Logo of Phnom Penh Post newspaper Phnom Penh Post - Don't blame it on the ball flight, blame it on the vuvu

Don't blame it on the ball flight, blame it on the vuvu

Don't blame it on the ball flight, blame it on the vuvu

A few days into the tournament and they are already flying around faster than names into a Mexican referee’s book. Excuses, that is, not tackles. The pre-tournament cop-out favourite was the ball. The latest model was denounced by all members of the goalkeeper’s union prior to the opening ceremony. Apparently it is “too round.”

Despite persistent leading questions, England’s keeper refused to blame his Saturday night horror show on the ball, holding his hands up to say that the goal was his and not the ball’s fault. Green was randomly tested for performance-enhancing drugs after the game. Needless to say the tests proved negative.

Apparently it is not the ball that’s to blame for the mediocre football meted out so far but South Africa’s musical horn, the vuvuzela.

Making a sound like a swarm of bees on acid, the “vuvu” has been roundly criticised by goalkeepers and non-goalkeepers alike. The Serbian players blamed their loss against Ghana on not being able to hear their fans due to the incessant hum, rather than due to giving away a needless penalty. If they carry on playing like they did against the impressive Africans, the Serbs might be tempted to take vuvus on the plane back home with them to drown out the hostile reception on arrival.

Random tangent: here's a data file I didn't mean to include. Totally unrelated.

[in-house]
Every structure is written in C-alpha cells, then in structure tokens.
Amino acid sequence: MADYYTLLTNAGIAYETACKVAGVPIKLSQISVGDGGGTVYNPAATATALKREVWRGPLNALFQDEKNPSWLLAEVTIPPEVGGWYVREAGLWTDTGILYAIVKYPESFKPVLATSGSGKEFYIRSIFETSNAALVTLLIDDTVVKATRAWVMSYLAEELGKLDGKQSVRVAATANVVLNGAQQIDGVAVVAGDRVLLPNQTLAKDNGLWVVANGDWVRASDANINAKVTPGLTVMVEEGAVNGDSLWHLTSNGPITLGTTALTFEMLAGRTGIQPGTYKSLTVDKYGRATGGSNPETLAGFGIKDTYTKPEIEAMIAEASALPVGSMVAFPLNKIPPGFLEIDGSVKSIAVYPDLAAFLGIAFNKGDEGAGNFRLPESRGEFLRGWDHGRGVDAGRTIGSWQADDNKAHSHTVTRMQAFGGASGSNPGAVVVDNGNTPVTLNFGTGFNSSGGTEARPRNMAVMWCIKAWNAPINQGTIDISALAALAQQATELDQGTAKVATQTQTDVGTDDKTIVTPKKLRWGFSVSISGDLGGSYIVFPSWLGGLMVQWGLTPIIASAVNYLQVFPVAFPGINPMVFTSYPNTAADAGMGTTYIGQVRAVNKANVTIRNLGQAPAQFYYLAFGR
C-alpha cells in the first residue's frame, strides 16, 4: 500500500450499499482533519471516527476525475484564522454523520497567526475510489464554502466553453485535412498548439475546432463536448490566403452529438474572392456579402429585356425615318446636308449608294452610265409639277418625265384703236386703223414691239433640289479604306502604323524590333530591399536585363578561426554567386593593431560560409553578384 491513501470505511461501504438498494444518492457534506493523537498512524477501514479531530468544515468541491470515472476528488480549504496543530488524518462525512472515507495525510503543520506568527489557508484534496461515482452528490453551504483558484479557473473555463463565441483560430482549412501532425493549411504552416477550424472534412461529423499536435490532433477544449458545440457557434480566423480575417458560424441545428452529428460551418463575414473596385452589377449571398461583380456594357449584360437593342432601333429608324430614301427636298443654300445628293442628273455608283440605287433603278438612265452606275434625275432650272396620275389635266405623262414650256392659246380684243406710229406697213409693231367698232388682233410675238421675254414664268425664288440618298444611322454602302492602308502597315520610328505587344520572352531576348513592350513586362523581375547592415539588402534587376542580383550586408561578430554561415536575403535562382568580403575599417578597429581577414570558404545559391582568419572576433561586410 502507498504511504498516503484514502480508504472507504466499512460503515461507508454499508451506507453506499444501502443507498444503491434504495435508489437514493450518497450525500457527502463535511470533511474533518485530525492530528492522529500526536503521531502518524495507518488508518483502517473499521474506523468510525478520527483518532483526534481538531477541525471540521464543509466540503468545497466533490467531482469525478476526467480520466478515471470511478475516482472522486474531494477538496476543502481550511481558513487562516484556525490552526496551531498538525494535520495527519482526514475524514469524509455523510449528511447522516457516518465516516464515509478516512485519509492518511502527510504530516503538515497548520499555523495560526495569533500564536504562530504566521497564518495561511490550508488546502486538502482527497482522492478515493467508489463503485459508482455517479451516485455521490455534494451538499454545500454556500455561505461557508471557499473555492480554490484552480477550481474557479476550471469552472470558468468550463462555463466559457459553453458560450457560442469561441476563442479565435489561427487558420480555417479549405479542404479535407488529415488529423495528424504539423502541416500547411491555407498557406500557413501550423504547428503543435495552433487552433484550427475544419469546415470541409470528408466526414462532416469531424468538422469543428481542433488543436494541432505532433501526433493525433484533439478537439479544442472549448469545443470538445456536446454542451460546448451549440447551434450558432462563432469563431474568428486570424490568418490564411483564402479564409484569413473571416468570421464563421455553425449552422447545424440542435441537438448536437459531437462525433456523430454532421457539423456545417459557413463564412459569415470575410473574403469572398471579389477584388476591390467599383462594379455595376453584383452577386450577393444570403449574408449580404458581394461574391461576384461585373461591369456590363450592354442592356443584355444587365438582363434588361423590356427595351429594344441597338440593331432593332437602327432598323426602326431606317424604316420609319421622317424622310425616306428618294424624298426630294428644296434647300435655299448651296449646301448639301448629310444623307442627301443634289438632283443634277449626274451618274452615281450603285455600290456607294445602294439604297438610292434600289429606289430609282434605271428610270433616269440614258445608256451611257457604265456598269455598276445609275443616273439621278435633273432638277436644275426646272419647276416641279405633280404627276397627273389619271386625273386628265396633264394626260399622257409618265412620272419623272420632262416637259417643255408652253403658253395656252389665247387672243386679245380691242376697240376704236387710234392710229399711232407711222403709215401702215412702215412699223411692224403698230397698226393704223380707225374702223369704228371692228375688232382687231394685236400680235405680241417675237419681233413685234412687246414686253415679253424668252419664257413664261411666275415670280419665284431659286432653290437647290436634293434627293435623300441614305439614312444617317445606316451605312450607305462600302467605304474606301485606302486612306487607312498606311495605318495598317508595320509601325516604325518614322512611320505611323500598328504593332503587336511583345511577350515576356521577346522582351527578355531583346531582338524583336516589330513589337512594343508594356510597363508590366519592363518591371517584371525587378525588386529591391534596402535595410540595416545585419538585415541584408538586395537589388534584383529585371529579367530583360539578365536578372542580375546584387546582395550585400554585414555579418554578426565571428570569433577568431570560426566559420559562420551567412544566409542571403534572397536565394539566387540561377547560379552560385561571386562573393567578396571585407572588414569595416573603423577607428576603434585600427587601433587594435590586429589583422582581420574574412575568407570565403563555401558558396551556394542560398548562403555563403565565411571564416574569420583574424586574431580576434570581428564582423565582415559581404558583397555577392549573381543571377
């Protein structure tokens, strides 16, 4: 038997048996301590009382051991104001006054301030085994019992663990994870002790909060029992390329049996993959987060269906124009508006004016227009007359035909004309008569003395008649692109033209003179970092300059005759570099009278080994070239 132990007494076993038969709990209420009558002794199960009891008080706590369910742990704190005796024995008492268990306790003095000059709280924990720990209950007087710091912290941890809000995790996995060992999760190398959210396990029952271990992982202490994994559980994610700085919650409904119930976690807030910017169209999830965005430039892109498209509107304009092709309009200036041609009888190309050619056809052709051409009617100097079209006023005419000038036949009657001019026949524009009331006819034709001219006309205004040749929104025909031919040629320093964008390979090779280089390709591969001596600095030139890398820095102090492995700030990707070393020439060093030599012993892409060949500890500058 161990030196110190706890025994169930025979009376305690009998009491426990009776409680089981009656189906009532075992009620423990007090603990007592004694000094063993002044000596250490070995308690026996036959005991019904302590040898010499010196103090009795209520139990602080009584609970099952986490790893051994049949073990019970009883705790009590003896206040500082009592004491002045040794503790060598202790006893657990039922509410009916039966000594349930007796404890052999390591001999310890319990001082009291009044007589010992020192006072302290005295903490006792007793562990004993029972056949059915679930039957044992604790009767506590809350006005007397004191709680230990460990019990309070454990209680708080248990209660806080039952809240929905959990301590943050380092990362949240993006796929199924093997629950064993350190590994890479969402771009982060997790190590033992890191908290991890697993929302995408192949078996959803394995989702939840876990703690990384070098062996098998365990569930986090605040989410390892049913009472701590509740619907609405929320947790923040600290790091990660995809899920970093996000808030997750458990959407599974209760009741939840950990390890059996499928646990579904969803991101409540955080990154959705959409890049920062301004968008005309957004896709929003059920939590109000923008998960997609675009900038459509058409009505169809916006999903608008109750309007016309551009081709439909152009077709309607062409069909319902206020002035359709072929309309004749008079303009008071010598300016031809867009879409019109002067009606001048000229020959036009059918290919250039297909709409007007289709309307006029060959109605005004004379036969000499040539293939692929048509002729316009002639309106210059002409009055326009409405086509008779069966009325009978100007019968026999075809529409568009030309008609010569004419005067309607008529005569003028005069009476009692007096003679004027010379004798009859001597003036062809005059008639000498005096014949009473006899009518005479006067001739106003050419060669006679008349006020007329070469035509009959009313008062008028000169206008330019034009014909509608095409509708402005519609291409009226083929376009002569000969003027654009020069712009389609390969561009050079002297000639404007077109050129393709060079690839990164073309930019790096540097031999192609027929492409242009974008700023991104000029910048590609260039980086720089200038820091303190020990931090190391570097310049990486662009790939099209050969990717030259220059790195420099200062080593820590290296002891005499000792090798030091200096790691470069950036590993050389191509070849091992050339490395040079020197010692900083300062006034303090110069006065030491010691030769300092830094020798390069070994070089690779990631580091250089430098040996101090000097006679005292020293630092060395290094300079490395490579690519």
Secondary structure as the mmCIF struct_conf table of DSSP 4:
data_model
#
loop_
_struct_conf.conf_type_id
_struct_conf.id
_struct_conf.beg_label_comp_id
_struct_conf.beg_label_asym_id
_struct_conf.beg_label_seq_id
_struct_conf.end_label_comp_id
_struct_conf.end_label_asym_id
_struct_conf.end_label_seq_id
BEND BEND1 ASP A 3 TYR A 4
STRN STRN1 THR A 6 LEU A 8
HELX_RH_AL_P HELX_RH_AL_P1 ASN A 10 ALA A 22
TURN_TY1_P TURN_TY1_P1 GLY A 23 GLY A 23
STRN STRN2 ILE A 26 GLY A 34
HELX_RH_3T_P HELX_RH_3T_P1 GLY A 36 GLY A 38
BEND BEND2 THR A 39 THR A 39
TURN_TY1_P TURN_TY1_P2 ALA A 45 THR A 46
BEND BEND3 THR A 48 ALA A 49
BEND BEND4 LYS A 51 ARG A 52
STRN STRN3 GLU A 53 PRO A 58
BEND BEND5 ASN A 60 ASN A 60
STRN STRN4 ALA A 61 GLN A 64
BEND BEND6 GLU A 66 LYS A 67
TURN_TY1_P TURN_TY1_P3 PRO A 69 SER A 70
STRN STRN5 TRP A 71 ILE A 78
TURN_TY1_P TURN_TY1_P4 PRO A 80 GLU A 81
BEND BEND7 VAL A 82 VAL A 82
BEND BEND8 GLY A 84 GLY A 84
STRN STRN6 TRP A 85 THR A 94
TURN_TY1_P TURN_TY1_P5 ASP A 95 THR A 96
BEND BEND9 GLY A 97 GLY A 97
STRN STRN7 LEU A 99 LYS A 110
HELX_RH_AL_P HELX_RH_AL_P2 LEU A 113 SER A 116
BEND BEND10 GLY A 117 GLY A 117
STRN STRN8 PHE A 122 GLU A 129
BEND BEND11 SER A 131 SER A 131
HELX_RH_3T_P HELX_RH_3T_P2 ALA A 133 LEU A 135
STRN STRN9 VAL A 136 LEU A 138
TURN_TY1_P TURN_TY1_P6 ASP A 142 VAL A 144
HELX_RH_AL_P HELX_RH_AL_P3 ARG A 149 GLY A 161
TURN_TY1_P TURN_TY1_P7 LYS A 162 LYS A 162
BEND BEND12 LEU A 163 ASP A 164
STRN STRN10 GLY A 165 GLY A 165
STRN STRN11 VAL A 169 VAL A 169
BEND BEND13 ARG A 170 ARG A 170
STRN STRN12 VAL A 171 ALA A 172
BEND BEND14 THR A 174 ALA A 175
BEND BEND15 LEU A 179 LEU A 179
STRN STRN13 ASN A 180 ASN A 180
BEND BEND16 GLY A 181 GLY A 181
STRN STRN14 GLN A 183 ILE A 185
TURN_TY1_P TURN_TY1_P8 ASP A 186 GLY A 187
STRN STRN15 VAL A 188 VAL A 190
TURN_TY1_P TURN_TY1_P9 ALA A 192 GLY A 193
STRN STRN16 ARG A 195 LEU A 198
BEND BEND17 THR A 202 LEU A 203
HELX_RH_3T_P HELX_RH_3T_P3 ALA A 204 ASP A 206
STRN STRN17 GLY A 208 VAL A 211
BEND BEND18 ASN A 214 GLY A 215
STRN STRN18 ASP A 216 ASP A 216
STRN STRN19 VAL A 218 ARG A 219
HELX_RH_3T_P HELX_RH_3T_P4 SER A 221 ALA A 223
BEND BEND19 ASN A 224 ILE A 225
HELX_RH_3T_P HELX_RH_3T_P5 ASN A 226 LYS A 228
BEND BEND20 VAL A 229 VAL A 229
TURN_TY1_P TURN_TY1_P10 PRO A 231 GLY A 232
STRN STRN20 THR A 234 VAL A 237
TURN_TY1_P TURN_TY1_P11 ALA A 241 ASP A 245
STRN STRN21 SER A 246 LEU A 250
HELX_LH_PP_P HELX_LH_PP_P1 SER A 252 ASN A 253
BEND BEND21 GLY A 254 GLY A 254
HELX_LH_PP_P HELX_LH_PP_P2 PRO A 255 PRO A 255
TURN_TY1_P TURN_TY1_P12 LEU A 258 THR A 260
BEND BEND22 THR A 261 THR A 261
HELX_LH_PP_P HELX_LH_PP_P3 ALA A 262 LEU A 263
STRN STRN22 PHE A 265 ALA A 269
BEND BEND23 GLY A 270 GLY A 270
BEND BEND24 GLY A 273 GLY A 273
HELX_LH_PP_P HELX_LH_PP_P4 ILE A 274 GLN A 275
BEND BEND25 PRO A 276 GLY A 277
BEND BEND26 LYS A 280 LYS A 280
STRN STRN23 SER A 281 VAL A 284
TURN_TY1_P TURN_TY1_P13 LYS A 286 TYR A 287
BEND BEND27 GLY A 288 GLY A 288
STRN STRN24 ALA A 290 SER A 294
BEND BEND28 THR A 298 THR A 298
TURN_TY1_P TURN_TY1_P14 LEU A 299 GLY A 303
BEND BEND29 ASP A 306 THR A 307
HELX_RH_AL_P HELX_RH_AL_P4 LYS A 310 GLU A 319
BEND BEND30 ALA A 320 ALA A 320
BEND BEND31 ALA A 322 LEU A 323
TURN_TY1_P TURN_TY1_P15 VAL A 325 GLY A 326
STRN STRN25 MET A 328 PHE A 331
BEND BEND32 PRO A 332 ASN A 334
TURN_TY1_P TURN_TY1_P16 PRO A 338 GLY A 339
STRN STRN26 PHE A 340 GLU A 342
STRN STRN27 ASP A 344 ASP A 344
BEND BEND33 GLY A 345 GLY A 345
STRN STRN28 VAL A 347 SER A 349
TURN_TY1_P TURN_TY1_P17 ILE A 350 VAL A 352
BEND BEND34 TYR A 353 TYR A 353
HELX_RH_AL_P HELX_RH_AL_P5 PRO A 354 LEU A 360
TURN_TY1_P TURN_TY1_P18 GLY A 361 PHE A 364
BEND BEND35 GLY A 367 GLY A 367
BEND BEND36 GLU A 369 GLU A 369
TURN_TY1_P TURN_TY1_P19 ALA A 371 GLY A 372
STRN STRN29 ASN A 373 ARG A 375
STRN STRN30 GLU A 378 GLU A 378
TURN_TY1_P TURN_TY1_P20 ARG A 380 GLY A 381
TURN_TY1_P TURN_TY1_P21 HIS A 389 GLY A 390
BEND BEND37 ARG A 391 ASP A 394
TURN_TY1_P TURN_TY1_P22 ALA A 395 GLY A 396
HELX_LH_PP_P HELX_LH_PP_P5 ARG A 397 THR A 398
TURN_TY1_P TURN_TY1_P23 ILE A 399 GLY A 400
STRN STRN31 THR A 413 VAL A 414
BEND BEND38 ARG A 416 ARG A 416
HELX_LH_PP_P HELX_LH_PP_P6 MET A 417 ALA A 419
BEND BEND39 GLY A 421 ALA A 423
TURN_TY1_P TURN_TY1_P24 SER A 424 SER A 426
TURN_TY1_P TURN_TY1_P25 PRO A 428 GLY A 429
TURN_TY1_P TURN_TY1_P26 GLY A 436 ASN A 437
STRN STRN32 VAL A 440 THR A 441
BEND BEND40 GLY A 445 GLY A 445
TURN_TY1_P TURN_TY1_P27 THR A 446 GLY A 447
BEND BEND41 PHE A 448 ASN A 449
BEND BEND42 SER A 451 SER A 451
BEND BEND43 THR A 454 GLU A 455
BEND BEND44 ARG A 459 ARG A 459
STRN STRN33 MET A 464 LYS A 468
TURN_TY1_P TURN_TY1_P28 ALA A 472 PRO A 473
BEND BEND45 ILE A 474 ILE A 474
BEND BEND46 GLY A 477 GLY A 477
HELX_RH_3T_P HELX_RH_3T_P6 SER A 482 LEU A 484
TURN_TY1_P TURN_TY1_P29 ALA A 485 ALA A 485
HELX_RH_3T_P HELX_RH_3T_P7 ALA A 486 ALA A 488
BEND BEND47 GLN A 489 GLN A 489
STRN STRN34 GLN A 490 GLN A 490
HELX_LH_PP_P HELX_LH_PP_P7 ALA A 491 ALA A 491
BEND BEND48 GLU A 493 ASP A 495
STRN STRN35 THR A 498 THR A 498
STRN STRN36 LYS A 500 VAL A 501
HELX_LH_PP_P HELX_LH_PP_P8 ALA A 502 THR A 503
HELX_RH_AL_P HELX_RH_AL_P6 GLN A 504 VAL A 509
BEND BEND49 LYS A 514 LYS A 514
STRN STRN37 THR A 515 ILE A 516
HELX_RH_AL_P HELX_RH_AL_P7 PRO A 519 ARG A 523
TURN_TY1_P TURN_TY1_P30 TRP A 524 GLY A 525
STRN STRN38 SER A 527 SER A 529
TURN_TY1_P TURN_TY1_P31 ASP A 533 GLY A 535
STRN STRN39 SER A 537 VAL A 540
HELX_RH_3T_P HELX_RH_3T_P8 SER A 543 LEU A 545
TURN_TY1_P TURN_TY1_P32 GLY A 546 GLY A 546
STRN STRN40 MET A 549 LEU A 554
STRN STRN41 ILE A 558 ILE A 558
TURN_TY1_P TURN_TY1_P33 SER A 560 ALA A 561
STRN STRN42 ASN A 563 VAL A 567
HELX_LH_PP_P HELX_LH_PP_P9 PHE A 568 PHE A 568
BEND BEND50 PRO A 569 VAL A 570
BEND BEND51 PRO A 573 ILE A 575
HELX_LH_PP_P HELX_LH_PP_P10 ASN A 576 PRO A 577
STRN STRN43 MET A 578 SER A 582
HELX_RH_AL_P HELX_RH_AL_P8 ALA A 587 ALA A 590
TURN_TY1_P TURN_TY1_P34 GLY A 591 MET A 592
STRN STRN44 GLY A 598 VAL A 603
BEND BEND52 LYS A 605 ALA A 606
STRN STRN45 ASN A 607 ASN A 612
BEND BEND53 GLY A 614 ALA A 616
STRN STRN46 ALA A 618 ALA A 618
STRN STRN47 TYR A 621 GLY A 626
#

The Vuvus’ impact on the tournament to date has caused defenders to have sleepless nights. French left-back Patrice Evra put his team’s somnambulistic performance against the Uruguayans down to Vuvus waking them up at 6am. Clearly “just having an early night before the big match” doesn’t translate too well into French. Rumours that a group of Irish fans have stationed themselves outside the French team’s hotel with horn in hand each night in retaliation for Henry’s handball exploits have been strenuously denied by the Irish FA.

Vuvus might even end up being banned from stadiums according to World Cup supremo Danny Jordaan. Taking into account the speed that FIFA normally acts, the ban should come into effect some time towards the middle of the third millennium shortly before video technology is employed.

Maybe the French should take a leaf out of Ghana’s book and check out of their hotel. The Black Stars swapped their Pretoria hotel for one in Sun City prior to the Serbia clash, citing “unresolved technical issues”. Sun City is the gambling capital of the Rainbow Nation.

Letting their football do the talking on the pitch, the Germans had scant hearing problems during their 4-0 demolition of the hapless Australians. They proved yet again that the best way of drowning out the opposition’s fans is by playing their team off the park rather than relying on vuvus. At least the sorry Serbians, Germany’s next opponents, now have a genuine excuse for not getting any sleep ahead of their clash.

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